Although Title VII prohibits discrimination based on national origin, the prohibition against “national origin” discrimination remains vague and ineffective. The legislative history of the term “national origin” consists of a few paragraphs during the House debate. Initially, Congress stated its understanding of what “national origin” meant. Congressman Roosevelt made it clear that “national origin” meant the country from which a person came. He also stated that the term has “nothing to do with color, religion, or the race of an individual. A man may have migrated here from Great Britain and still be a colored person.” Congressmen Rodino and Dent further discussed instances in which “a person of a certain national origin may be specifically required to meet the qualifications of a particular job.” The Congressmen discussed a hypothetical situation where restaurants served the food of a particular nation. Within the context of a restaurant, they concluded that an individual’s national origin in the operation of a specialty restaurant serving food like a “pizza pie” could properly be an occupational qualification that is reasonably necessary to the operation of the restaurant. Additionally, Congressman Roosevelt linked language and national origin suggesting that the “national origin” definition of the statute encompassed language requirements. The debate continued in the Senate when Senator Humphrey mentioned the term “ethnic origin.” However, Senator Humphrey neither clarified the term nor differentiated it from national origin. Senator Kuchel commented briefly on the problems faced by “a Negro or Puerto Rican or an Indian or a Japanese American or an American of Mexican descent.”

Although discussion over Title VII resulted in what some consider the longest debate in Senate history, the Supreme Court has characterized the legislative history of the statutory phrase “national origin” as “quite meager.” Not only has national origin ended up in Title VII as a part of the “boilerplate” statutory language of fair employment without any meaningful definition, but Congress has also ignored accent discrimination faced by ethnic minorities.


In a concurring opinion in St. Francis, Justice Brennan attempted to point out that the line between discrimination based on “race”—that is, discrimination based on “ancestry or ethnic characteristics”—and discrimination based on national origin—that is, discrimination based on “place or nation of . . . origin is not a bright one.” Brennan noted that although discrimination based on ancestry is not necessarily the same as discrimination based on national origin, the two are often identical as a factual matter.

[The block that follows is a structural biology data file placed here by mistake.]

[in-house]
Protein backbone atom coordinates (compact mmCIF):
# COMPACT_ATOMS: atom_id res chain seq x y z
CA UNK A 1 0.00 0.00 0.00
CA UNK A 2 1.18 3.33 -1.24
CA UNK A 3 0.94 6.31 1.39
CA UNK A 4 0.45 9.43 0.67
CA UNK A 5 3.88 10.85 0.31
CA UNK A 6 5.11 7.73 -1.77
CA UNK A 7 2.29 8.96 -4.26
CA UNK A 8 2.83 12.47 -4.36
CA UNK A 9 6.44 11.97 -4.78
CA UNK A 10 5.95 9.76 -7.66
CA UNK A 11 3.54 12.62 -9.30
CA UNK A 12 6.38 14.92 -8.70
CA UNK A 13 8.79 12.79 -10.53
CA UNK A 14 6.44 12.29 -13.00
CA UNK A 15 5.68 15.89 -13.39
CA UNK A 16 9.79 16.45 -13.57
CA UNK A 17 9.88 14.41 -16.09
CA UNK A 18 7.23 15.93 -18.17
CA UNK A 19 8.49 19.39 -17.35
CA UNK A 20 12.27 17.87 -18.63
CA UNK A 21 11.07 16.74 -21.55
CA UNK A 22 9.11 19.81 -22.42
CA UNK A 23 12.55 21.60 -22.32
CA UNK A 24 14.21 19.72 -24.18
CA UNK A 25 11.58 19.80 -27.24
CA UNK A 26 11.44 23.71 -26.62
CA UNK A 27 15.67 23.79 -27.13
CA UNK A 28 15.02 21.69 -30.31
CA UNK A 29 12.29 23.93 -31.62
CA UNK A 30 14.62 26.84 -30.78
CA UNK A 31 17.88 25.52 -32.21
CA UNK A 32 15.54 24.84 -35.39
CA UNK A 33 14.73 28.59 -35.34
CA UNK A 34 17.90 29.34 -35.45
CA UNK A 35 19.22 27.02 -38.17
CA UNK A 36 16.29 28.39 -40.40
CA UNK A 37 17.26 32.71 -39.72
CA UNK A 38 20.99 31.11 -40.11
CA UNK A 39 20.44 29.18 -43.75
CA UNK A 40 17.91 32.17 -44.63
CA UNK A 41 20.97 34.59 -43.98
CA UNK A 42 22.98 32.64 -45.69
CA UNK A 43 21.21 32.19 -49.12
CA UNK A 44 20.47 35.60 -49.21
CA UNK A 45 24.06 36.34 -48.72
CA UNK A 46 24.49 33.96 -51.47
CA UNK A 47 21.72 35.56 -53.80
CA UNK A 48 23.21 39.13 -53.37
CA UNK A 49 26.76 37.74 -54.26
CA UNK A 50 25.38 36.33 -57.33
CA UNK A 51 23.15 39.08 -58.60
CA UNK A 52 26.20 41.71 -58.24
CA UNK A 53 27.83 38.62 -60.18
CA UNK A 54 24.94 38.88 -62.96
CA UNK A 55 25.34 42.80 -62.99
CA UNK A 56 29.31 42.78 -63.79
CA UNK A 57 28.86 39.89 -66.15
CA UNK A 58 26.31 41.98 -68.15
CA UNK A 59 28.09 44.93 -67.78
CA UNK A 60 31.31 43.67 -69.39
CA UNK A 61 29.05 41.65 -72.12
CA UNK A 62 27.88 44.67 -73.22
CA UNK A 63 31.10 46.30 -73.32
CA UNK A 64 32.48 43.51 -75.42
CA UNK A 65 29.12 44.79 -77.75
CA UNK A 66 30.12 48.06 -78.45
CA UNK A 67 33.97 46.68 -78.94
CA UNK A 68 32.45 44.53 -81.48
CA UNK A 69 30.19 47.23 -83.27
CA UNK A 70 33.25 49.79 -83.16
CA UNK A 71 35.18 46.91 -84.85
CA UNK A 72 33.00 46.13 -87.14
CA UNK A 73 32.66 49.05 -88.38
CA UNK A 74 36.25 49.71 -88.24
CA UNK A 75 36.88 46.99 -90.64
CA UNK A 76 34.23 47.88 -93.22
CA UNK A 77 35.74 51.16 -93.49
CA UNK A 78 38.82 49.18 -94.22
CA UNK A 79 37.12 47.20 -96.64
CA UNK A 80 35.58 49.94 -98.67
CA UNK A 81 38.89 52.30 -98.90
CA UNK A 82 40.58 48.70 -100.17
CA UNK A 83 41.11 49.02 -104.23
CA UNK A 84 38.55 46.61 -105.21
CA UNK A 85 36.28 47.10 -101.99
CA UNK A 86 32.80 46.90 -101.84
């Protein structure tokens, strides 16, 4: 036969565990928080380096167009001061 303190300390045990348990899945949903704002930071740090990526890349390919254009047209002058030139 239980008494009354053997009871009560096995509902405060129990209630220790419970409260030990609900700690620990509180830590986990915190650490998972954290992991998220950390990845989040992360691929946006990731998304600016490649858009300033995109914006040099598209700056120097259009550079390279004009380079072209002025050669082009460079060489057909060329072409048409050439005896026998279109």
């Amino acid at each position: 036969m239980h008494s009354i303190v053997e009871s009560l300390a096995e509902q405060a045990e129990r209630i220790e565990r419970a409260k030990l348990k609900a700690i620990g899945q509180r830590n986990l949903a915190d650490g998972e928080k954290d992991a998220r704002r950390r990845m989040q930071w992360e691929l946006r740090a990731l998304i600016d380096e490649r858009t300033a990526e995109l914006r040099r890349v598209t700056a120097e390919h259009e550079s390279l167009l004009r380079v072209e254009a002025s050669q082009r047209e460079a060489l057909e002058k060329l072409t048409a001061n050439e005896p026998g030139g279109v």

What exactly is "National Origin"?

29 CFR § 1606.1 - Definition of national origin discrimination.

§ 1606.1 Definition of national origin discrimination.
The Commission defines national origin discrimination broadly as including, but not limited to, the denial of equal employment opportunity because of an individual's, or his or her ancestor's, place of origin; or because an individual has the physical, cultural or linguistic characteristics of a national origin group. The Commission will examine with particular concern charges alleging that individuals within the jurisdiction of the Commission have been denied equal employment opportunity for reasons which are grounded in national origin considerations, such as (a) marriage to or association with persons of a national origin group; (b) membership in, or association with an organization identified with or seeking to promote the interests of national origin groups; (c) attendance or participation in schools, churches, temples or mosques, generally used by persons of a national origin group; and (d) because an individual's name or spouse's name is associated with a national origin group. In examining these charges for unlawful national origin discrimination, the Commission will apply general title VII principles, such as disparate treatment and adverse impact.

What is his "national origin" under US law? US? Mexican? Canadian? Something else? Whatever he feels closest to?

None of the above. In the absence of a discrimination complaint, national origin is irrelevant.

For the purpose of a discrimination complaint, it is only necessary to establish that one of the listed considerations was used as a basis for that alleged discrimination.